THE SHEER NUMBER of registered maternity homes presents a “difficulty” for the Commission of Inquiry tasked with investigating mother and baby homes.
In an inter-departmental report published today into what the government knows about these institutions, it lists the “core group” of Mother and Baby Homes as:
However, the Commission have been asked to include a wide range of institutions within their scope of their inquiry.
The institutions come under the what were known as registered maternity homes (Registration of Maternity Homes Act, 1934). However, while many of the homes catered for unmarried mothers, their function was not solely confined to that function.
Under the Maternity Homes Act 1934 every local authority in Ireland had to register the maternity homes in the county with the Department of Health.
The returns for registered maternity homes for 1947 seen by TheJournal.ie, shows the large scale task that the Commission faces.
The government report states:
… the scale of the challenge can be seen, even on this basis, with over 200 locations having been identified from the records relating to 1949.
The overall difficulty presented from this, of necessity, very curtailed review of the Registration of Maternity Homes Act 1934 records is to distinguish between those institutions which played a significant role in relation to unmarried mothers in a manner that is consistent with the areas to be addressed by the Commission of Investigation.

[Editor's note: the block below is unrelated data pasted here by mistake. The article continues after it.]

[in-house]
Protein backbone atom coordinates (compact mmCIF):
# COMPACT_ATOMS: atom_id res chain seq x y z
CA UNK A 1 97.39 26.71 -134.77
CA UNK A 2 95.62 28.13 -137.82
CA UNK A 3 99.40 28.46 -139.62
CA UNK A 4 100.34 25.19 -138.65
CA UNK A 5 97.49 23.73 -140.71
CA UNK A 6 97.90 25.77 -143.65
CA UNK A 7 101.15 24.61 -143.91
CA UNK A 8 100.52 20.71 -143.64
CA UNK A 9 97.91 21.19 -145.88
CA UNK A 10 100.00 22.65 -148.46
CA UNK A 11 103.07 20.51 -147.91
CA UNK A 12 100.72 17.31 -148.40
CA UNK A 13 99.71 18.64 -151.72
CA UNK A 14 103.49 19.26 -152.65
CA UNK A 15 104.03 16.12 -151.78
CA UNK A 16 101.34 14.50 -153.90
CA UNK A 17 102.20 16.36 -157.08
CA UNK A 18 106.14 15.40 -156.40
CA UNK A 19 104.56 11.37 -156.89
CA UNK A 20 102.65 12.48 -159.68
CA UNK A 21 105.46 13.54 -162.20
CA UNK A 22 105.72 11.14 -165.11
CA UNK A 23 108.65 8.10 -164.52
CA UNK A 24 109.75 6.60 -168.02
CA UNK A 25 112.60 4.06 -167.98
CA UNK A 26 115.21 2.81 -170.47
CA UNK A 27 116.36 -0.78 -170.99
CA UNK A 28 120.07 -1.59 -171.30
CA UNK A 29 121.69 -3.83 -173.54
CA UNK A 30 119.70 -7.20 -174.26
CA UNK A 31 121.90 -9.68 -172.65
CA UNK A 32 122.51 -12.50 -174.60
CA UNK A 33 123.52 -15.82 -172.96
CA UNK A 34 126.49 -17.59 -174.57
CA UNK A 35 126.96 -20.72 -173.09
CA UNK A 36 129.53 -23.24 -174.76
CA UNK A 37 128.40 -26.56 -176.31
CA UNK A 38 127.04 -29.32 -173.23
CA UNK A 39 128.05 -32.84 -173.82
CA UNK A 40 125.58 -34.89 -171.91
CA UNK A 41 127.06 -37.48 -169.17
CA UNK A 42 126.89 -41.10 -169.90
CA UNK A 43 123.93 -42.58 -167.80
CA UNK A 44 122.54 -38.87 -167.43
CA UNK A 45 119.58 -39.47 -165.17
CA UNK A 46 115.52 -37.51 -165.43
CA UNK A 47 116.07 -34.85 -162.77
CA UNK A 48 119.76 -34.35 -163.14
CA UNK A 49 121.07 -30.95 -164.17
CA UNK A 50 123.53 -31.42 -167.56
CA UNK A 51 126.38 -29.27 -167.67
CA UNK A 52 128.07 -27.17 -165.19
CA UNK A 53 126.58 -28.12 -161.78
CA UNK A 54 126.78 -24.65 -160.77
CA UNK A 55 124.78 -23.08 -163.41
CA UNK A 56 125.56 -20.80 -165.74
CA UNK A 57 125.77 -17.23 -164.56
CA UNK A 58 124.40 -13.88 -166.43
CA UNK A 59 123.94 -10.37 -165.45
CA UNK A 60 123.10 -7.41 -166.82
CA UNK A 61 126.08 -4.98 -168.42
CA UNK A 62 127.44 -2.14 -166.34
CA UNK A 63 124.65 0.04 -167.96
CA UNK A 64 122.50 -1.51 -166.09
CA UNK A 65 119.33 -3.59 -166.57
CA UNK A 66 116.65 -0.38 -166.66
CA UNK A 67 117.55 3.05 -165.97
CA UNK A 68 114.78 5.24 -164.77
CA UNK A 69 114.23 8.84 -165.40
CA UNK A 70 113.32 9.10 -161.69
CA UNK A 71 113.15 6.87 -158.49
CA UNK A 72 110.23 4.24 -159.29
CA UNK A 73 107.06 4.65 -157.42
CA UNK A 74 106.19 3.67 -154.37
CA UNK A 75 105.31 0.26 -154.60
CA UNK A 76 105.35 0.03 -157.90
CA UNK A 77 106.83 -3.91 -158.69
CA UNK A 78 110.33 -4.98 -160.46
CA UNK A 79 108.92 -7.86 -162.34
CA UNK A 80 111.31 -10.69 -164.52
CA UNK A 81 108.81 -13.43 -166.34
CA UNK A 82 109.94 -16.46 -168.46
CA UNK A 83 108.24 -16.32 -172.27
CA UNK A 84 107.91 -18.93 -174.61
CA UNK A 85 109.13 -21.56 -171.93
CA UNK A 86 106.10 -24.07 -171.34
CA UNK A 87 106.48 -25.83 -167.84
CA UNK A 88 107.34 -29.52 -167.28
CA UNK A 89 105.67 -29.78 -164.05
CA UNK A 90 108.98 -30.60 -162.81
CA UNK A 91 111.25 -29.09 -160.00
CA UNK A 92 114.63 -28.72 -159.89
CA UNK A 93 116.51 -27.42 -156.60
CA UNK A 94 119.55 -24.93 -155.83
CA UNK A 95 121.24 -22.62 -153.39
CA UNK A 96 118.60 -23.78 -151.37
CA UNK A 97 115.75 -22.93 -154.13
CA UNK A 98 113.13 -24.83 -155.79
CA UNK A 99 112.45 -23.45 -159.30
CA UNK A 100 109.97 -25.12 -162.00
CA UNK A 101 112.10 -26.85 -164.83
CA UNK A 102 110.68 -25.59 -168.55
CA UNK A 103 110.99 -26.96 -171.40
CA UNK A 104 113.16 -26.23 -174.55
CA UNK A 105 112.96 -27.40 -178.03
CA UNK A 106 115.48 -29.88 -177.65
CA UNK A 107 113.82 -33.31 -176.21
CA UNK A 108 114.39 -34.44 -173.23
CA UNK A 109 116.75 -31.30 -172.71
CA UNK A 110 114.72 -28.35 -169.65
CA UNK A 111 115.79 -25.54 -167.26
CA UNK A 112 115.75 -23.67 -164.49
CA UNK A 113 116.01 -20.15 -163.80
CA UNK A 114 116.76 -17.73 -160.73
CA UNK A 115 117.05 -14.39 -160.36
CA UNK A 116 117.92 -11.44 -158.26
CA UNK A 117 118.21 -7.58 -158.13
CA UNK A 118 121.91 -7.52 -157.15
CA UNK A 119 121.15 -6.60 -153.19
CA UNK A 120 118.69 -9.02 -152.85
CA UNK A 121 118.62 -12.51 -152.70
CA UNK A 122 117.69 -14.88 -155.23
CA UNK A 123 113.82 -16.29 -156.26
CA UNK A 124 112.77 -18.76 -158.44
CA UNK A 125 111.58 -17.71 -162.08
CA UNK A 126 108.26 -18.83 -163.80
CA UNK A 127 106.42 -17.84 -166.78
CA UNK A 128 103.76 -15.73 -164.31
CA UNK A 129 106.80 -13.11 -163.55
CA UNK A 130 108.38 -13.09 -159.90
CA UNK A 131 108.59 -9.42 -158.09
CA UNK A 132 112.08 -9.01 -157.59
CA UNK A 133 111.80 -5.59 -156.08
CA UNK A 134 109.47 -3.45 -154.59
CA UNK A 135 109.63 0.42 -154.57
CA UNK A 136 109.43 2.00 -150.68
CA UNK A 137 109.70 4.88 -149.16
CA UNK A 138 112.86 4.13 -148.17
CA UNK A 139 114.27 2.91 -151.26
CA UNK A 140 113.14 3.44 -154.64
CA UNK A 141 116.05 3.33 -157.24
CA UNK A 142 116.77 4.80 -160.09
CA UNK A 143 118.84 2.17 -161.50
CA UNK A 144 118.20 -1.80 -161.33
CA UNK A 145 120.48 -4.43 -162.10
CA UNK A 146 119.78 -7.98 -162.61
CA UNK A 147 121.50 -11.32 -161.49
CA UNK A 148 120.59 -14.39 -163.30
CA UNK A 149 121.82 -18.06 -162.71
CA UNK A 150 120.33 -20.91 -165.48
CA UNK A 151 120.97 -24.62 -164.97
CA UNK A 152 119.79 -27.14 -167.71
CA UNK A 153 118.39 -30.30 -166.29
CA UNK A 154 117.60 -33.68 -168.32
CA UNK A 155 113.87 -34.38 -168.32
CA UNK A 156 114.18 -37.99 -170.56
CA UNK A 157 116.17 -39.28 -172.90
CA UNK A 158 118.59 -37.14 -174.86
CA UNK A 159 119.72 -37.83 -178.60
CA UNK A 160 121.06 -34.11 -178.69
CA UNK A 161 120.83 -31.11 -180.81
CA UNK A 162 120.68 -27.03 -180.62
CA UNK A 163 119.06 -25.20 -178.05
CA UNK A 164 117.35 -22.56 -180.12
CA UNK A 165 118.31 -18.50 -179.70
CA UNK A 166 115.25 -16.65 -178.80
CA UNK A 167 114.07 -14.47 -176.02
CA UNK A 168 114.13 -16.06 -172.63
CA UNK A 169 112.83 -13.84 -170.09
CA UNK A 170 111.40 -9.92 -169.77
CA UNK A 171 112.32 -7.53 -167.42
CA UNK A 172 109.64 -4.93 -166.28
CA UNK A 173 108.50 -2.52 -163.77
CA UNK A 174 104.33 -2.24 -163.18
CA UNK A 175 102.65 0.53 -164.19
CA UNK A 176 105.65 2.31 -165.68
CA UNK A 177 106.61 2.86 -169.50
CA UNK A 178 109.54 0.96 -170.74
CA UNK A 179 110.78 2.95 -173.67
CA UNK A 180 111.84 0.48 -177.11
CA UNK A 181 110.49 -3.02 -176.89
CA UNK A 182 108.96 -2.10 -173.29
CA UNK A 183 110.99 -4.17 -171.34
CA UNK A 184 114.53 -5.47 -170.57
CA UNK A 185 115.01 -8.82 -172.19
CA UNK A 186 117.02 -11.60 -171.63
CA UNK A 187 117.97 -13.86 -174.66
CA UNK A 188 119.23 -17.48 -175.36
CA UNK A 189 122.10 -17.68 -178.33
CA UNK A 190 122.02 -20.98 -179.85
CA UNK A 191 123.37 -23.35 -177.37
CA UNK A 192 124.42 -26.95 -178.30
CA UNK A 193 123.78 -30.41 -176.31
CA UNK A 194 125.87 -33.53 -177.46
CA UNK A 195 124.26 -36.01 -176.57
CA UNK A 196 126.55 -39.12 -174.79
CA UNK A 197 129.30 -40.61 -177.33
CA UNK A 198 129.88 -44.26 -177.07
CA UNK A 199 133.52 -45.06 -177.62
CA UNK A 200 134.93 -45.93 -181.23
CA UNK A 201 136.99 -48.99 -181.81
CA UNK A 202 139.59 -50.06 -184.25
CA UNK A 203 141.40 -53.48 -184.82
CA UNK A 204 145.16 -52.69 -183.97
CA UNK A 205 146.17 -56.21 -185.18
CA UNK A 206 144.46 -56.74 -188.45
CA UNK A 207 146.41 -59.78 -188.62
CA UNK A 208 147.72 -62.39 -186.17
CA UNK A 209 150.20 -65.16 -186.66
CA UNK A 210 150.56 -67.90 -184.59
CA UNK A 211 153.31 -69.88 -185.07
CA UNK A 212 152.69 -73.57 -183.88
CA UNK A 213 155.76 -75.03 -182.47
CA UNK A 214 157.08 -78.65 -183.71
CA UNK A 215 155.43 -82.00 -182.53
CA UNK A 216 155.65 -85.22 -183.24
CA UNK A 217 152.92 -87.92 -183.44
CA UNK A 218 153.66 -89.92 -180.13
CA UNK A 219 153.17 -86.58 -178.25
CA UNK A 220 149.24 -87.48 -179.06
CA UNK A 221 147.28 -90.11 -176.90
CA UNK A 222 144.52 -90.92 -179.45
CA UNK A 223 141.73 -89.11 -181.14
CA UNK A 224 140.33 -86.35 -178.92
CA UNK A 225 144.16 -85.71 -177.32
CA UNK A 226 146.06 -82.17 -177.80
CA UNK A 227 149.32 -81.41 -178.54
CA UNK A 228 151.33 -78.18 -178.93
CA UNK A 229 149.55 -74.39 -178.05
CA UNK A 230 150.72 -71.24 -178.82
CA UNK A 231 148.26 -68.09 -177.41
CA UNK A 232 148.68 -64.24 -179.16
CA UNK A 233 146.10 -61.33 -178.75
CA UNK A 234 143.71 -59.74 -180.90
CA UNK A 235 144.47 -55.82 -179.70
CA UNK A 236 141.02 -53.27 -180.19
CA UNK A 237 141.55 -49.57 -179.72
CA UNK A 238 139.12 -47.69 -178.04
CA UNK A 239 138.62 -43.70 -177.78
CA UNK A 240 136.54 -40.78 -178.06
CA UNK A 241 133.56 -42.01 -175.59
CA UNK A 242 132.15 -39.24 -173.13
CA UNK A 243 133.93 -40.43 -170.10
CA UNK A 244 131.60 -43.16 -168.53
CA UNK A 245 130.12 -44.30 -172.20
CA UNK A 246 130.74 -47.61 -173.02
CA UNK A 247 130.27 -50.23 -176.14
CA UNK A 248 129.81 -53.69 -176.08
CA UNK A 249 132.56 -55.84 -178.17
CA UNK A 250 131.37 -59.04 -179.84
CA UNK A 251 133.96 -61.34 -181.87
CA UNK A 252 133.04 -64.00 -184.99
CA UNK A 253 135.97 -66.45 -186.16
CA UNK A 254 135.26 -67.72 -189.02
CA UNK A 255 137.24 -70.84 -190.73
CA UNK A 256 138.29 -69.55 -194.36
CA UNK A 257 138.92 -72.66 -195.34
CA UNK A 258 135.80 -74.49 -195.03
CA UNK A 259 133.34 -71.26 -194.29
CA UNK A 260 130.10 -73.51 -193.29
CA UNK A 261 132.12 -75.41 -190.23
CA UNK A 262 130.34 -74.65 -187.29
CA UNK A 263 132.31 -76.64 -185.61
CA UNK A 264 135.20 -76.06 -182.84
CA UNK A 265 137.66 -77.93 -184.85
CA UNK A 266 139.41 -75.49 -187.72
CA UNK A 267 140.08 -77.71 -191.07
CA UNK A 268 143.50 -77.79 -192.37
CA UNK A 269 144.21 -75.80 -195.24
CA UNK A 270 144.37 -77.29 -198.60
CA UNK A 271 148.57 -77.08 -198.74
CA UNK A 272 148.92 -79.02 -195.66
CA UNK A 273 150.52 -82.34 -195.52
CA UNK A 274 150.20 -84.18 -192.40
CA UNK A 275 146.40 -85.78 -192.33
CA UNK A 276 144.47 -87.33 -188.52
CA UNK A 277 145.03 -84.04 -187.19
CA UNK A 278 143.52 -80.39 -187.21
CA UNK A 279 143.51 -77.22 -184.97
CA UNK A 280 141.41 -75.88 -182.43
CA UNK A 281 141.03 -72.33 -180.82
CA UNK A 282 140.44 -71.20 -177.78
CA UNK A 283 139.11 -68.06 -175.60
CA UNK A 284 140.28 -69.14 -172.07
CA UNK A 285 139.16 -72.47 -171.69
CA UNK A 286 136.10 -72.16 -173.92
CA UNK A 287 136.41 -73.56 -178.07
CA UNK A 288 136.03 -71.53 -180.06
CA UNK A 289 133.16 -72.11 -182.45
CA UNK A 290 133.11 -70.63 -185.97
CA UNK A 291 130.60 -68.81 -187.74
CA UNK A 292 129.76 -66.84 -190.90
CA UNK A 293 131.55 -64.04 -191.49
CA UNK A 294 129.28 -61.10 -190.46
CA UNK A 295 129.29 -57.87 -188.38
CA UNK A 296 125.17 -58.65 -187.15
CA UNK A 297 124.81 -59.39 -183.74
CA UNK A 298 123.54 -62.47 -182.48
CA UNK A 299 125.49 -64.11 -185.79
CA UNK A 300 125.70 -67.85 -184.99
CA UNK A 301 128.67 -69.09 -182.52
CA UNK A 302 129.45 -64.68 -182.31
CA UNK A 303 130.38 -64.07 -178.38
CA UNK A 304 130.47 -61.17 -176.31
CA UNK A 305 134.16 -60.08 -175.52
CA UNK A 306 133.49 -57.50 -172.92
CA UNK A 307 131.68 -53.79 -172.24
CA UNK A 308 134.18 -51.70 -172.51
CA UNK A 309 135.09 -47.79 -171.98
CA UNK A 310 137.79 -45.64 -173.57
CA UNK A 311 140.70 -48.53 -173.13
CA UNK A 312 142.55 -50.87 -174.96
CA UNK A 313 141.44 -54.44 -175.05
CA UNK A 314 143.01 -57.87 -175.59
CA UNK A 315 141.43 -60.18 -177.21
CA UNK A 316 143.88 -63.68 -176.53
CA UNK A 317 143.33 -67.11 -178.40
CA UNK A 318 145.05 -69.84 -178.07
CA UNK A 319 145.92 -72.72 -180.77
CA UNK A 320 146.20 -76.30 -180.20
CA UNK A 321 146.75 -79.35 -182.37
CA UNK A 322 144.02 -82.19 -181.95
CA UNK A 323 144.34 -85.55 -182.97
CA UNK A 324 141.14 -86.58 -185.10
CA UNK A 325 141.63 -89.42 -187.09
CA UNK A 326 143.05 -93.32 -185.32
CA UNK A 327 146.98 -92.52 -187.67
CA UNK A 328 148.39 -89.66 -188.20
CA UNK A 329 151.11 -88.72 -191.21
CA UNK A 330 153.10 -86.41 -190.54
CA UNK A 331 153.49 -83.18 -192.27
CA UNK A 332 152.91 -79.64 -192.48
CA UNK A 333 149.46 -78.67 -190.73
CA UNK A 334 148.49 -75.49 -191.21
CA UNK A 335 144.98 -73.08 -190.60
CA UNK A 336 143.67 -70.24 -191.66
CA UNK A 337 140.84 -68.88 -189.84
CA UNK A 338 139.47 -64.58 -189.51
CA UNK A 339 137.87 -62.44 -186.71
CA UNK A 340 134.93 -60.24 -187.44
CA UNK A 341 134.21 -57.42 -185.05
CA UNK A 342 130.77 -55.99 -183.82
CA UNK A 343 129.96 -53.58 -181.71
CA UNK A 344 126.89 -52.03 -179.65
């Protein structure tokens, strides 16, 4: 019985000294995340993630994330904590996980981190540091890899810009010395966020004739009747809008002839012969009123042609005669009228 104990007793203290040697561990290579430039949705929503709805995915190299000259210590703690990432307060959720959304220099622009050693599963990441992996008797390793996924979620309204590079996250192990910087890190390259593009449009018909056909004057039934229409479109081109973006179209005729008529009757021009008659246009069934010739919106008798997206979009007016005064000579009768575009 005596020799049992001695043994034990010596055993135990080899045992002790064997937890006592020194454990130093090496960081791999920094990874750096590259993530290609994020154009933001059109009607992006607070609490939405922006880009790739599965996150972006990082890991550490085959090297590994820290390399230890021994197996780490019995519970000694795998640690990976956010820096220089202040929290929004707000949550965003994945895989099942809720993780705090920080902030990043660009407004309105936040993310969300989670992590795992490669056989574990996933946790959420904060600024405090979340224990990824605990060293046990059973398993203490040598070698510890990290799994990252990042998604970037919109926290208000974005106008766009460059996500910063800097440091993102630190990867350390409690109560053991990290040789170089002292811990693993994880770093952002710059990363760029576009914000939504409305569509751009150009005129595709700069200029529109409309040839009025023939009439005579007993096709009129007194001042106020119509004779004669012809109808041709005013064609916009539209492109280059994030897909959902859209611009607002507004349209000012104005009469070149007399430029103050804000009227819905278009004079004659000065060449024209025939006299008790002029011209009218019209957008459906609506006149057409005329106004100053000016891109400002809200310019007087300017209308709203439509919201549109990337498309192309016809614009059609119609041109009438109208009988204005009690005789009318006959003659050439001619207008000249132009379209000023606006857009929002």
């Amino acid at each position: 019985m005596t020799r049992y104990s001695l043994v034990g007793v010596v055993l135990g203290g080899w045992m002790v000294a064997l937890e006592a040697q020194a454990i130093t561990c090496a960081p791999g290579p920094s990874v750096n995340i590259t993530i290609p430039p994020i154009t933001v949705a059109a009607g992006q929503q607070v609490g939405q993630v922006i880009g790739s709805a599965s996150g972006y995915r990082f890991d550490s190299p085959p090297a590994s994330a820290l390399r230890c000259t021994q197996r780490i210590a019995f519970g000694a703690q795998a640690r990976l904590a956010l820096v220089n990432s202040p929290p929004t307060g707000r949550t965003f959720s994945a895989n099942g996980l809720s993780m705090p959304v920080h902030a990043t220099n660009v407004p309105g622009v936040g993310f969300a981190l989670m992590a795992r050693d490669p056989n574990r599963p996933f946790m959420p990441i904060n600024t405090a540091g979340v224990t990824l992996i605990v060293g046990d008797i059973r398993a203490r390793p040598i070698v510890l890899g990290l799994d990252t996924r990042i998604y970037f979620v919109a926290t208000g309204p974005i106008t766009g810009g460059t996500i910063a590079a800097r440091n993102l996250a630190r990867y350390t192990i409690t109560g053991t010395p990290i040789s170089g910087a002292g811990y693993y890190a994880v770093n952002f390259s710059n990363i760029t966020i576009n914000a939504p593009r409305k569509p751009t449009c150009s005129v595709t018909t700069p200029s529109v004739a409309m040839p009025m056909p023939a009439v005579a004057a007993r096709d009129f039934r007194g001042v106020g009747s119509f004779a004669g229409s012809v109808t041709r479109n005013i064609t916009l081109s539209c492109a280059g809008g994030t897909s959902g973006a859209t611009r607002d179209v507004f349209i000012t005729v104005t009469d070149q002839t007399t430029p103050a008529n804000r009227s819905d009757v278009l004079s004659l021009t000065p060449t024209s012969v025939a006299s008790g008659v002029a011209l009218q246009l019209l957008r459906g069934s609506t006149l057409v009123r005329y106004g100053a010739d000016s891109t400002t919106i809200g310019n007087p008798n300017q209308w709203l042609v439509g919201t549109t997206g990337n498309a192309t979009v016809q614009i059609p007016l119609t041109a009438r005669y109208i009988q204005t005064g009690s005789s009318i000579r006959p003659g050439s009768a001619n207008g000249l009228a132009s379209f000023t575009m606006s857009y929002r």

The report stated that this needs to be done in such a way that it does not unintentionally “bring in other areas which would undermine the effectiveness and timeliness of the Commission of Investigation process”.
A number of calls have been made to include a range of institutions such as orphanages, infant homes, children’s homes and residential care centres where children were accommodated but where mothers were not present.
In the report it was stated that this is “understandable” since amongst these will be some such institutions that may have had a relationship with a mother and baby home and/or where issues such as adoption and vaccine trials which form part of the mother and baby home controversy may also be relevant.
However, a broad-ranging investigation into such institutions would be huge in scope and
would have the potential to repeat much of the work of the Commission to Inquire into Child Abuse which looked in detail into such institutions, said the report.